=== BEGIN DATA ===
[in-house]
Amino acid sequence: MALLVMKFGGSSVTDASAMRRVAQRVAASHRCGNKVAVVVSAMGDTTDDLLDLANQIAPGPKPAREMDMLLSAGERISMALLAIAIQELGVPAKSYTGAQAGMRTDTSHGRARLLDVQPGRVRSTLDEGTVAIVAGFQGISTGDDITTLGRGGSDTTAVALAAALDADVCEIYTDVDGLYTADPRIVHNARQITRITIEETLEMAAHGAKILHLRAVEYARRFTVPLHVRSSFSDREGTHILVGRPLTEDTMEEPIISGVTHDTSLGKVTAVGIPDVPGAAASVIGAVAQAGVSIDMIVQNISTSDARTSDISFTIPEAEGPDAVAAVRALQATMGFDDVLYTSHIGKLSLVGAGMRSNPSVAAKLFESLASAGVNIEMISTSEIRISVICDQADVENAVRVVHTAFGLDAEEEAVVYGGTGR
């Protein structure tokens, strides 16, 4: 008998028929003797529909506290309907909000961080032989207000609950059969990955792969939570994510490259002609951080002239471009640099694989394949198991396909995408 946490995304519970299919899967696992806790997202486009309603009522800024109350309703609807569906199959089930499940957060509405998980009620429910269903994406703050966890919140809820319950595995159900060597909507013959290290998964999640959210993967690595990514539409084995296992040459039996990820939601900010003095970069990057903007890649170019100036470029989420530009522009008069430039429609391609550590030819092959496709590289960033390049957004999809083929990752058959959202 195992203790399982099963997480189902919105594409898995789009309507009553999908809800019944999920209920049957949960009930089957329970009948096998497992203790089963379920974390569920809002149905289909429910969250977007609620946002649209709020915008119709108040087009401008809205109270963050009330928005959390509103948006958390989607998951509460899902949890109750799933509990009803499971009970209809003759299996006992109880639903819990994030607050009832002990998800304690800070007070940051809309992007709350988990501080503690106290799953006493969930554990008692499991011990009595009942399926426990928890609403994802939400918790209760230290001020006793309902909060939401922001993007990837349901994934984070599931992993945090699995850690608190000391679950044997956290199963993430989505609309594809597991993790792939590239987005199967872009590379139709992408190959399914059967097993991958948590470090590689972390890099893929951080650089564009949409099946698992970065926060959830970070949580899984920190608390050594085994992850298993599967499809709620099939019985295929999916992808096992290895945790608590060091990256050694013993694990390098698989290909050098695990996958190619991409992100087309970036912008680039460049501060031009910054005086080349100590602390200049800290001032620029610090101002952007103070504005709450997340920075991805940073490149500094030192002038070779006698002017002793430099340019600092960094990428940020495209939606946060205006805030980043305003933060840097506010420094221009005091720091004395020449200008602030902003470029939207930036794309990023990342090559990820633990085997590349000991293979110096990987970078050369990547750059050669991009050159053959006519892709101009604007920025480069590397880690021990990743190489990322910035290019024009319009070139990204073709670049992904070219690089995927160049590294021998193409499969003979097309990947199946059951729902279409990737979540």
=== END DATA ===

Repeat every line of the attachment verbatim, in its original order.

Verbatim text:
[in-house]
Amino acid sequence: MALLVMKFGGSSVTDASAMRRVAQRVAASHRCGNKVAVVVSAMGDTTDDLLDLANQIAPGPKPAREMDMLLSAGERISMALLAIAIQELGVPAKSYTGAQAGMRTDTSHGRARLLDVQPGRVRSTLDEGTVAIVAGFQGISTGDDITTLGRGGSDTTAVALAAALDADVCEIYTDVDGLYTADPRIVHNARQITRITIEETLEMAAHGAKILHLRAVEYARRFTVPLHVRSSFSDREGTHILVGRPLTEDTMEEPIISGVTHDTSLGKVTAVGIPDVPGAAASVIGAVAQAGVSIDMIVQNISTSDARTSDISFTIPEAEGPDAVAAVRALQATMGFDDVLYTSHIGKLSLVGAGMRSNPSVAAKLFESLASAGVNIEMISTSEIRISVICDQADVENAVRVVHTAFGLDAEEEAVVYGGTGR
């Protein structure tokens, strides 16, 4: 008998028929003797529909506290309907909000961080032989207000609950059969990955792969939570994510490259002609951080002239471009640099694989394949198991396909995408 946490995304519970299919899967696992806790997202486009309603009522800024109350309703609807569906199959089930499940957060509405998980009620429910269903994406703050966890919140809820319950595995159900060597909507013959290290998964999640959210993967690595990514539409084995296992040459039996990820939601900010003095970069990057903007890649170019100036470029989420530009522009008069430039429609391609550590030819092959496709590289960033390049957004999809083929990752058959959202 195992203790399982099963997480189902919105594409898995789009309507009553999908809800019944999920209920049957949960009930089957329970009948096998497992203790089963379920974390569920809002149905289909429910969250977007609620946002649209709020915008119709108040087009401008809205109270963050009330928005959390509103948006958390989607998951509460899902949890109750799933509990009803499971009970209809003759299996006992109880639903819990994030607050009832002990998800304690800070007070940051809309992007709350988990501080503690106290799953006493969930554990008692499991011990009595009942399926426990928890609403994802939400918790209760230290001020006793309902909060939401922001993007990837349901994934984070599931992993945090699995850690608190000391679950044997956290199963993430989505609309594809597991993790792939590239987005199967872009590379139709992408190959399914059967097993991958948590470090590689972390890099893929951080650089564009949409099946698992970065926060959830970070949580899984920190608390050594085994992850298993599967499809709620099939019985295929999916992808096992290895945790608590060091990256050694013993694990390098698989290909050098695990996958190619991409992100087309970036912008680039460049501060031009910054005086080349100590602390200049800290001032620029610090101002952007103070504005709450997340920075991805940073490149500094030192002038070779006698002017002793430099340019600092960094990428940020495209939606946060205006805030980043305003933060840097506010420094221009005091720091004395020449200008602030902003470029939207930036794309990023990342090559990820633990085997590349000991293979110096990987970078050369990547750059050669991009050159053959006519892709101009604007920025480069590397880690021990990743190489990322910035290019024009319009070139990204073709670049992904070219690089995927160049590294021998193409499969003979097309990947199946059951729902279409990737979540």